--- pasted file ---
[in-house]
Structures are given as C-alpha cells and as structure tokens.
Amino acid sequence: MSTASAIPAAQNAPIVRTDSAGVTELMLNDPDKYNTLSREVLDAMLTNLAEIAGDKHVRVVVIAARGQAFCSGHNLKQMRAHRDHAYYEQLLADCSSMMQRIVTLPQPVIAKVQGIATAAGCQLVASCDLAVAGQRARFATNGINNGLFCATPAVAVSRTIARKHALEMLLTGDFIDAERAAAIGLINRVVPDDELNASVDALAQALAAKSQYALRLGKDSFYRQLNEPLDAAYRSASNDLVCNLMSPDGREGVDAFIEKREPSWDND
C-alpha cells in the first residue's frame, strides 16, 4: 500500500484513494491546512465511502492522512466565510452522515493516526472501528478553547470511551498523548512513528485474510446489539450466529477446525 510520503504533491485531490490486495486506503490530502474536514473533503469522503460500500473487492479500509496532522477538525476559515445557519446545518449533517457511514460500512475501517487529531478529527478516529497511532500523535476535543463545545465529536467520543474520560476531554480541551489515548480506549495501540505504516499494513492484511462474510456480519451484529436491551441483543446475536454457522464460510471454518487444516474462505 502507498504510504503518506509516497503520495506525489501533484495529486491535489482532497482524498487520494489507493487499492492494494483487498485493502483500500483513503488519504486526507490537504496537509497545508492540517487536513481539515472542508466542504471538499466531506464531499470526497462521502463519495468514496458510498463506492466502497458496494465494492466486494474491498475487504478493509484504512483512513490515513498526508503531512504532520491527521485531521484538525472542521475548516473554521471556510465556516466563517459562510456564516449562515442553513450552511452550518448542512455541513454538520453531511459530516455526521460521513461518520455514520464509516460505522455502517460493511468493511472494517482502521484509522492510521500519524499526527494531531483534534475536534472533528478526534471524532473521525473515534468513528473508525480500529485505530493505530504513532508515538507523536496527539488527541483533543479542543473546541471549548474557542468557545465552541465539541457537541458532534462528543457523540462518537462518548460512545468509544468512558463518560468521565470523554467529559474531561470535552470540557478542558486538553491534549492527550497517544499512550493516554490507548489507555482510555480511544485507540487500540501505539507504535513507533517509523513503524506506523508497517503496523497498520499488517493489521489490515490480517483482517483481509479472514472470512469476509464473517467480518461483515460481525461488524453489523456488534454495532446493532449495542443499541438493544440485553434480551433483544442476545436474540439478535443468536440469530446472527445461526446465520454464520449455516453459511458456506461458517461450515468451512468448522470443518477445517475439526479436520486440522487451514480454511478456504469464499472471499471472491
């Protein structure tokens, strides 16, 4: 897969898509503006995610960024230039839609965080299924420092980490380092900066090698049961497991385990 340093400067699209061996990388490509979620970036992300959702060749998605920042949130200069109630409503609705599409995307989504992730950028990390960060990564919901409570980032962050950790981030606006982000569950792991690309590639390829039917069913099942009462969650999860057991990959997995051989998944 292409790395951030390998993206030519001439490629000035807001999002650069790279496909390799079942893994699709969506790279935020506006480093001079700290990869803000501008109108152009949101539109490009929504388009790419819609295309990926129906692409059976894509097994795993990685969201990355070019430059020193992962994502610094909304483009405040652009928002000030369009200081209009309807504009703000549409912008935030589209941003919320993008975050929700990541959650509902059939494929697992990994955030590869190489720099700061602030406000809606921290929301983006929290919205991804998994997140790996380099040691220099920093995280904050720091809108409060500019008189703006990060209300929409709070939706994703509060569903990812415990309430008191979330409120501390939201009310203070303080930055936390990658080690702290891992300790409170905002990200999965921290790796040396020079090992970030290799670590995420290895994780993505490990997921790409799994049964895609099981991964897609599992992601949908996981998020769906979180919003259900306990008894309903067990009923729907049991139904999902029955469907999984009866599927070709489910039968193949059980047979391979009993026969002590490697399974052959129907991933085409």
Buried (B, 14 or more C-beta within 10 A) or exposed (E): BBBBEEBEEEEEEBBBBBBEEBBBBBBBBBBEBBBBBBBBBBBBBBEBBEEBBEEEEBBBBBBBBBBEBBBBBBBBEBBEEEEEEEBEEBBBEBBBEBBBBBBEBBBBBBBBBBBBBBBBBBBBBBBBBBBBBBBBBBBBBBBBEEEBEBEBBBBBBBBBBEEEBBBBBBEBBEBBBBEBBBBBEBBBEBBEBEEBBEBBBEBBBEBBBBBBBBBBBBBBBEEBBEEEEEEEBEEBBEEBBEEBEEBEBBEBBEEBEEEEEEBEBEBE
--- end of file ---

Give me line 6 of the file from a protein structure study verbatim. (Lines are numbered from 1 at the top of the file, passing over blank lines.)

Buried (B, 14 or more C-beta within 10 A) or exposed (E): BBBBEEBEEEEEEBBBBBBEEBBBBBBBBBBEBBBBBBBBBBBBBBEBBEEBBEEEEBBBBBBBBBBEBBBBBBBBEBBEEEEEEEBEEBBBEBBBEBBBBBBEBBBBBBBBBBBBBBBBBBBBBBBBBBBBBBBBBBBBBBBBEEEBEBEBBBBBBBBBBEEEBBBBBBEBBEBBBBEBBBBBEBBBEBBEBEEBBEBBBEBBBEBBBBBBBBBBBBBBBEEBBEEEEEEEBEEBBEEBBEEBEEBEBBEBBEEBEEEEEEBEBEBE